Last Thursday at Northeast Elementary, Healthy Waltham invited the entire first-grade class to help us plant hundreds of snap peas in the school’s expanding garden space.
We were first assisted by Ms. Lockwood’s forth and fifth-grade class in preparing one of the garden beds for the planting. Kids dug in with trowels and hand cultivators, loosening up clods of compacted (pressed together) soil so that our future pea plants’ roots can more easily reach further and further into the ground. These deep roots will not only help the plants find important nutrients and water in the bed, but will also help them to grow up nice and tall while better stabilizing (to make secure) the pea shoots so that they will not blow over (or worse, blow away!) in windy conditions.
Once the soil had been loosened, our first-grade assistants began to make their way into the courtyard for the planting. But first, as with all of the peas we’ve planted around town, we had to inoculate our peas with that powdery bacteria called rhizobium (see this post to learn more about inoculation and rhizobium) that will help put nitrogen in the ground, helping both the peas and the other seeds we plant there this summer. After inoculating the peas, we dug furrows (shallow trenches in which to plant seeds; also called drills) and began planting our seeds, one-by-one.
As each student took their turn planting, those waiting around the bed turned their attention to the bug life in the freshly-cultivated soil. What exactly did they find? Loads of brown spiders, roly-polies, and nightcrawlers, mostly. We had a brave bunch of students, most of whom were eager to get a hold of these tiny creatures for a closer look at their shapes and movement. And though some weren’t very excited to be so close to the spiders, the children made a good point as to why we should appreciate them: they spin their webs so they can catch insects to eat, including mosquitoes. If it weren’t for these eight-legged creatures roaming our city and state, we’d probably have a lot more mosquitoes, and thus a lot more itchy mosquito bites during the hot and humid months of summer.
In addition to planting peas directly into the ground, we also made room for two long rows of peas in the courtyard’s raised bed. Since the bed was full of overwintered strawberry plants, we had to first move all the straw that students had put on them in the fall over to the compost bin, uproot several of the plants, and move them over to another part of the garden space where we already have established raspberry canes. But why did we put straw on these plants anyways? We discussed with the kids that the strawberries are perennials, meaning they live for more than two years; the straw acts like a blanket or coat, protecting them from New England’s harsh winters that bring snow, sleet, wind, and frequent freezing temperatures. Seeing the straw on the berries also explained how this plant got its common name; farmers must have been using this technique to protect their crop for a long time or they’d be called something else. Though the fruits won’t likely be ready for picking until early July, we’ll keep our fingers crossed for a late-June harvest- a nice end of the school year treat!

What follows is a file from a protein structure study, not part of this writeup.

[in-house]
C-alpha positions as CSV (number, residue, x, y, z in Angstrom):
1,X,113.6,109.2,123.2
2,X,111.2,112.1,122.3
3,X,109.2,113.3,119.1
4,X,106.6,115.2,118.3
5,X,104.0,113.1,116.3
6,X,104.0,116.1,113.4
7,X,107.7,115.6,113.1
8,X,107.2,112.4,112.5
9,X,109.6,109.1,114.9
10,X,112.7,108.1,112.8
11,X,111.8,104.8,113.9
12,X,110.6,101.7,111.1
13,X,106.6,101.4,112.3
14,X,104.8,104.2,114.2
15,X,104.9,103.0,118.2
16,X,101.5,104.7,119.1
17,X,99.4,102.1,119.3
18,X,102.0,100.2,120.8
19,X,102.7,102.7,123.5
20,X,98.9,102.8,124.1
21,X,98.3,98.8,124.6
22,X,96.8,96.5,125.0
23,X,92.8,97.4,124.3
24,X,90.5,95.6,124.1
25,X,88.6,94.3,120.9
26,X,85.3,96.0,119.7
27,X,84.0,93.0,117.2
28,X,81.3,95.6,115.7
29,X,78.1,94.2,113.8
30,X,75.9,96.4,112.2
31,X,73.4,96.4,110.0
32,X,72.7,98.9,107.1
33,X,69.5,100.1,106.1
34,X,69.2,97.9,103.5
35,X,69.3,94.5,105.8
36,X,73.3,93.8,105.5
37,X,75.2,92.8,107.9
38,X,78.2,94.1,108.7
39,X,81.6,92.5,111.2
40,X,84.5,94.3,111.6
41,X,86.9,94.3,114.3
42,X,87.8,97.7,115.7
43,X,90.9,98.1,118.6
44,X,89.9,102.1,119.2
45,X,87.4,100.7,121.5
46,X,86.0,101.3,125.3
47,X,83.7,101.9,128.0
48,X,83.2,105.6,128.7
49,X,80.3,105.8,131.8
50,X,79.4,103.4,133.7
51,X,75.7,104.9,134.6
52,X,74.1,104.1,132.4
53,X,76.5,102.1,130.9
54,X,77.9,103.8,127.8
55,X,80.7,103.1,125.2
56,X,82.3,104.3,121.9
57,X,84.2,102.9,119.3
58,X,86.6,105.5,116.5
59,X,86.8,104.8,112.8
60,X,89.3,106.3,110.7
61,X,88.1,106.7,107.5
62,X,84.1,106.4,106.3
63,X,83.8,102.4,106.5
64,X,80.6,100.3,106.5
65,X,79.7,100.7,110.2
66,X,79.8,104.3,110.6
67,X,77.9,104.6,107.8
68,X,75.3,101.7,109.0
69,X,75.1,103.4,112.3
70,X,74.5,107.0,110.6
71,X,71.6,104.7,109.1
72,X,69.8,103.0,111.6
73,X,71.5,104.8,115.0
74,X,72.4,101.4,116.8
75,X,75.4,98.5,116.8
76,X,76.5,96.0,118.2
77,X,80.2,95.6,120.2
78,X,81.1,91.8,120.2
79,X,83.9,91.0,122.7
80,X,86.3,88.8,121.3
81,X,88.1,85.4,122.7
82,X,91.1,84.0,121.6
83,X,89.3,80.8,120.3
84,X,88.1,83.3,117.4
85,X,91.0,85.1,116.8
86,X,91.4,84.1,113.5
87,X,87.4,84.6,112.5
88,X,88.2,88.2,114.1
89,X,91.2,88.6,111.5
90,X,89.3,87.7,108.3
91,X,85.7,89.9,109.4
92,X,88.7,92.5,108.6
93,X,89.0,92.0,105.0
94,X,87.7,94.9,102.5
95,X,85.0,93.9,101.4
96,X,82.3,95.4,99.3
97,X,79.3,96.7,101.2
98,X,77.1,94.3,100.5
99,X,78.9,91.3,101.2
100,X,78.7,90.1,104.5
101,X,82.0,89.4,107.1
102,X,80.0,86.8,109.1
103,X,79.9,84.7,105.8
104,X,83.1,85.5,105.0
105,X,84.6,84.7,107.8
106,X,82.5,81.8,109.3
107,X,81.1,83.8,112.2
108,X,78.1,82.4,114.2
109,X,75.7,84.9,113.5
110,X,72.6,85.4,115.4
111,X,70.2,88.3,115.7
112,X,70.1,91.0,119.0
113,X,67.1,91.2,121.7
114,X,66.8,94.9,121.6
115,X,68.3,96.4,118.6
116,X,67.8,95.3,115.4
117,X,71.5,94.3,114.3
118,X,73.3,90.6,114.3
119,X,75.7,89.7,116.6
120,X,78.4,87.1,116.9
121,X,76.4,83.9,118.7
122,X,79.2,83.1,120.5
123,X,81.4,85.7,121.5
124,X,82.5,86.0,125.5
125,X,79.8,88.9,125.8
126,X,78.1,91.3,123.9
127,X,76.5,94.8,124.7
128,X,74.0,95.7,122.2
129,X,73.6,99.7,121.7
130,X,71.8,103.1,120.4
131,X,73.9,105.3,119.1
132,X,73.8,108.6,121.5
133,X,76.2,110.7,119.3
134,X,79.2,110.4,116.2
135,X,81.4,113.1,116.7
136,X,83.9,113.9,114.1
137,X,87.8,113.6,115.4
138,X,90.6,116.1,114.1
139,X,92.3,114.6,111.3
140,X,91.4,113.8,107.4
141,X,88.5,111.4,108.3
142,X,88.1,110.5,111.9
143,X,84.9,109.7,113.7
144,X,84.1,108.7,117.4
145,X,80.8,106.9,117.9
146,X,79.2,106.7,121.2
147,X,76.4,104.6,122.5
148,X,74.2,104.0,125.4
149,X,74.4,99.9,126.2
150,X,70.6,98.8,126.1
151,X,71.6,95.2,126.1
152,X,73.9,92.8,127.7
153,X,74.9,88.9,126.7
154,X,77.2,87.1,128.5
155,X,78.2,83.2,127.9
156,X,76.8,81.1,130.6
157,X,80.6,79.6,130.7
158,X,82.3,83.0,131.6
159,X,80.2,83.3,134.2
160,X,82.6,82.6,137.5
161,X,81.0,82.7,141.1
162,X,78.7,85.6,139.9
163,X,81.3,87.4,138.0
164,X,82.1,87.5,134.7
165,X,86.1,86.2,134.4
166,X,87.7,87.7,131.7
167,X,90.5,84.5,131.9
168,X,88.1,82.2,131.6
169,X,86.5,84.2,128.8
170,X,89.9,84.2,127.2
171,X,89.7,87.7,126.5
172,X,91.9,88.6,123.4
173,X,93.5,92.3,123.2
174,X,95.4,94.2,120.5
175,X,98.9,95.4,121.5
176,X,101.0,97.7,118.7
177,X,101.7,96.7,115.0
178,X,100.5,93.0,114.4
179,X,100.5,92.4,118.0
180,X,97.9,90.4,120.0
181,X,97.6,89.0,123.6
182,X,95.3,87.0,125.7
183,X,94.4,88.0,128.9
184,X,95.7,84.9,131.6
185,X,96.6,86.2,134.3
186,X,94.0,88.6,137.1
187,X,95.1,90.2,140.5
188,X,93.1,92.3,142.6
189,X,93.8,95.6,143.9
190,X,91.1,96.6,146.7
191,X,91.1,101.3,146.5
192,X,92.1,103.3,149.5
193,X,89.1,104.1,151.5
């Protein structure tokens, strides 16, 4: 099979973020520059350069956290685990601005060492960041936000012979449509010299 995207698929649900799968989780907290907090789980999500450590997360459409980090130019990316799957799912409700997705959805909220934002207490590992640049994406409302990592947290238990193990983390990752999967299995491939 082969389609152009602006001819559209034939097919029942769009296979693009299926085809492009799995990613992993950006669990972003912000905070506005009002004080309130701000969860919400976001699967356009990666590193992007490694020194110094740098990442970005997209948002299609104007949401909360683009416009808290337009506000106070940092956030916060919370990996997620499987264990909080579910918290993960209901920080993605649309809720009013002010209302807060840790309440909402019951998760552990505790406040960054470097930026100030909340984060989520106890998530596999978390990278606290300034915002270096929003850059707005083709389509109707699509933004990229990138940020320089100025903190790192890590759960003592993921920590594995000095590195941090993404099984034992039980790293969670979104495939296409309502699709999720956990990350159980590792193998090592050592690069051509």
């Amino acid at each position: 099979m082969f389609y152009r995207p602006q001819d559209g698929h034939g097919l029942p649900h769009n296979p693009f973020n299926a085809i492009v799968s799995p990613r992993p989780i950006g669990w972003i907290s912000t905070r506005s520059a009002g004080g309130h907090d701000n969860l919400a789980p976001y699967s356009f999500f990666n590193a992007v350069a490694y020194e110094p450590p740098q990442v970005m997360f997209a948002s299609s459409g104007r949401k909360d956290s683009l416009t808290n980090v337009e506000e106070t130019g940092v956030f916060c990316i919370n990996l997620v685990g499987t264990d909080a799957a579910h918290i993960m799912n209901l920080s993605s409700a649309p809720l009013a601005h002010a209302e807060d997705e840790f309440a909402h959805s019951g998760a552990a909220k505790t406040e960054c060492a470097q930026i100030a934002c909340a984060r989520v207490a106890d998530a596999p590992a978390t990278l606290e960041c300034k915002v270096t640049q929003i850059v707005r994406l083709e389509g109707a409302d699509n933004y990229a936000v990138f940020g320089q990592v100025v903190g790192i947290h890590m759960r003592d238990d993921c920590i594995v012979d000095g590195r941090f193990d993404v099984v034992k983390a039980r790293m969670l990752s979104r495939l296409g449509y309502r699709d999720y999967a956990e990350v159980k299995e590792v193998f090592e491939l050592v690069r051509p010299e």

Having explained to the students that we had to transplant some of the strawberry plants to the newly-designated berry patch, we got to discussing what exactly the word means and other words with a similar meaning. The kids quickly realized that the word “transplant” sounds a lot like “transport,” which means to move from one place to another, whether by foot, car, boat, train, or airplane. Thus a nice language connection was made: the prefix “trans” generally has to do with moving an object or person away from its original location.
Finally, we wrapped things up by asking the children why they think we need plants. With so many other foods like meat and dairy products, who needs plants? Kids responded by reminding us that plants are extra nutritious, full of the vitamins and minerals humans need to be healthy and live long lives. They also brought up the fact that the animals that supply us with meats and dairy foods are very often vegetarian, meaning they only eat plants, so we couldn’t have these foods if not for plants! This open discussion made us even more aware of how everything on our planet is interconnected, meaning every organic (living or once living) and inorganic (non-living) thing has an effect or impact on its surroundings.
As summer approaches, the students at Northeast can expect even more Healthy Waltham garden activities to come, including the harvesting of the peas, strawberries, and raspberries, as well as planting summer crops like beans, sunflowers, pumpkins, and tomatoes.
Images by Rebekah Carter (2011).